A case in point was Einhorn’s 2002 battle with Allied Capital, a mid-cap lender whom he accused of cooking its books and defrauding the Small Business Administration. In May of that year, after the hedge-fund manager publicly trashed the company at the Ira W. Sohn Investment Research Conference in Lincoln Center, the stock opened down 20 percent. Greenlight Capital, of course, had shorted its shares of Allied, and came out with a hefty profit. But Einhorn had to go through countless headaches for years afterwards as Allied fought a dirty campaign against him, gaining illegal access to his phone records, charging him with market manipulation, and even enlisting the SEC on its side. The SEC later vindicated Einhorn, finding evidence of collusion between Allied and its own bureau chief in charge of the investigation. The hedgie-turned-author later detailed the whole ordeal in a book, Fooling Some of the People All of the Time, arguing that good corporate governance and sound investor strategy need not, indeed should not, be in conflict.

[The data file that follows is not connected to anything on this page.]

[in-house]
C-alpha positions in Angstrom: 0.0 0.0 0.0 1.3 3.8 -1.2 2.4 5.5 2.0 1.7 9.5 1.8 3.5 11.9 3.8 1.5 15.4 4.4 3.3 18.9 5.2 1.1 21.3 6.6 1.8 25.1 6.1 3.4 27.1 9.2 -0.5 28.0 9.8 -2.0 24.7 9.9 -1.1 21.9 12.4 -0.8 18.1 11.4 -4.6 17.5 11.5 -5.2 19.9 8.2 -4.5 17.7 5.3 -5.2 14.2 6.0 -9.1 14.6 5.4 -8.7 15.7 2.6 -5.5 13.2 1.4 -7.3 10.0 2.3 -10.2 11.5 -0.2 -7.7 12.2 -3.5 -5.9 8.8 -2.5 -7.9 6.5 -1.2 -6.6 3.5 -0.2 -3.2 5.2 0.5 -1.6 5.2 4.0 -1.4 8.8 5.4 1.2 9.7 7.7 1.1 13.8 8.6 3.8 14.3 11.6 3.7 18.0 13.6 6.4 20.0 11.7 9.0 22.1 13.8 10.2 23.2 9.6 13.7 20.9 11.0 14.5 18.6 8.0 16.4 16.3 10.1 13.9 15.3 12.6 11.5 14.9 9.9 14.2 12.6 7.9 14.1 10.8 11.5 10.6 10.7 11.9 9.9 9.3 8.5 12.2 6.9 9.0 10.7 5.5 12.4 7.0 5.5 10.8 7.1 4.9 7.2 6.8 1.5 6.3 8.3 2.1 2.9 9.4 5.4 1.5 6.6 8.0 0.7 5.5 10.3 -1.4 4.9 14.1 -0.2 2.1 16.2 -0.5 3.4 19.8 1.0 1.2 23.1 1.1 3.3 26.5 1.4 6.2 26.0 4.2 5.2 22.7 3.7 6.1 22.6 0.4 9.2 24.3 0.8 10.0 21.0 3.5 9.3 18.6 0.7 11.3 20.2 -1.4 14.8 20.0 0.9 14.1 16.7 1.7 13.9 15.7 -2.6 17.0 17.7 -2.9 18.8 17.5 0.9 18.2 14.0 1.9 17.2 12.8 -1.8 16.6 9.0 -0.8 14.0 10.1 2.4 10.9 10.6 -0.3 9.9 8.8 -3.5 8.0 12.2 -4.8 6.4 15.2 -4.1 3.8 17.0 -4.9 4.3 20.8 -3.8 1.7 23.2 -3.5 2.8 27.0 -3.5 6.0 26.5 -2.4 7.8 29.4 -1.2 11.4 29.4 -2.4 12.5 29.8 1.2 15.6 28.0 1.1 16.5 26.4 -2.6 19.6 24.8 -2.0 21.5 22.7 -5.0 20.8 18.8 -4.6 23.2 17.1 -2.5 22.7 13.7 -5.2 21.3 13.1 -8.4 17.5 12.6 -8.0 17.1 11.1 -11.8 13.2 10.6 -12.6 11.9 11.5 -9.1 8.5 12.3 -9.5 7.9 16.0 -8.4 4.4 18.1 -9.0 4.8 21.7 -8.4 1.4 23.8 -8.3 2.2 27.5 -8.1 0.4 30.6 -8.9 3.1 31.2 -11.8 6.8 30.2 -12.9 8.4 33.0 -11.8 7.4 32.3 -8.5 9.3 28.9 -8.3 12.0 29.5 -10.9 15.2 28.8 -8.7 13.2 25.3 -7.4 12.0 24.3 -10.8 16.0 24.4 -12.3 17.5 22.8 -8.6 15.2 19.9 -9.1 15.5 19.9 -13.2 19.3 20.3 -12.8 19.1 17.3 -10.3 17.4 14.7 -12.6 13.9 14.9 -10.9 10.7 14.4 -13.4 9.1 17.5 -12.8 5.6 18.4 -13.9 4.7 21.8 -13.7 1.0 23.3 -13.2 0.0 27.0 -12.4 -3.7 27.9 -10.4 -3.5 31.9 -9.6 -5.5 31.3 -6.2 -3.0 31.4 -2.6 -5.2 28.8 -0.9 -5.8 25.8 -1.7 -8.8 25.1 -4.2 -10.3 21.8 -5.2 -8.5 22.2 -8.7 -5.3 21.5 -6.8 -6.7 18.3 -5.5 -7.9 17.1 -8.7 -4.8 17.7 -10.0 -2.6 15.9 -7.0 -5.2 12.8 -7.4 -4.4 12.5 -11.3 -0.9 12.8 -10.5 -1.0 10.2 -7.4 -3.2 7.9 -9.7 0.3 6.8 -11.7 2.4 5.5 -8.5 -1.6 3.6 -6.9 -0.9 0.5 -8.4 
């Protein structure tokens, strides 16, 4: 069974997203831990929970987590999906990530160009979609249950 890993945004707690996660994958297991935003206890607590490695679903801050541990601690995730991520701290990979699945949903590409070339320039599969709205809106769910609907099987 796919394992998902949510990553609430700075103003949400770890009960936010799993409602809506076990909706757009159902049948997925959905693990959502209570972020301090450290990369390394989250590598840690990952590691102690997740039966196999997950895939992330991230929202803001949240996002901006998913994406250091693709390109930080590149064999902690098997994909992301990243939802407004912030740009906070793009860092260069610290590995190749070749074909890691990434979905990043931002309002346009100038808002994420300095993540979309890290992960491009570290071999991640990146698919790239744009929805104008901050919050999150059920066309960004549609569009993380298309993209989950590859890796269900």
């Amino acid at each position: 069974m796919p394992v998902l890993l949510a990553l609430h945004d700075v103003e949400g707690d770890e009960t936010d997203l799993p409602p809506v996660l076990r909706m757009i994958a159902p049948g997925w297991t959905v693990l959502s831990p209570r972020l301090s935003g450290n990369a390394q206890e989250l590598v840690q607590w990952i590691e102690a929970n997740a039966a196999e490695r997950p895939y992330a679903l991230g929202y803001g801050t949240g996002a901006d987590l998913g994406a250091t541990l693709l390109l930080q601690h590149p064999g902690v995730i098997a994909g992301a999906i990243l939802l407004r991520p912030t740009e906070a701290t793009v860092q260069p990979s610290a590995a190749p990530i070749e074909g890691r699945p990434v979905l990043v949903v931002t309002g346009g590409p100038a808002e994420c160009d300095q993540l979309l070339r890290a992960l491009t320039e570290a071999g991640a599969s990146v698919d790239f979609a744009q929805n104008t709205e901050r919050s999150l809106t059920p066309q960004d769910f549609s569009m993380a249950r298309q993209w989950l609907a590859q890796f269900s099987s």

Then there’s Einhorn’s subsequent clash with Lehman Bros., where again he was forced to state some unpleasant, if now obvious, truths. In November of 2007, he publicly criticized the now-defunct firm for being overleveraged and hiding huge liabilities on its balance sheet, principally from asset-backed securities. Once again Greenlight shorted the stock, and once again the resulting drop yielded the fund sizeable profits while simultaneously exposing the Emperor’s state of undress. Einhorn was pilloried as “rabble-rousing” and excessively bearish in the New York Times, a veritable profiteer of panic, but when Lehman went bankrupt less than a year later, the market again vindicated his predictions. He later said short-selling the firm was not just profitable but “the right thing to do.”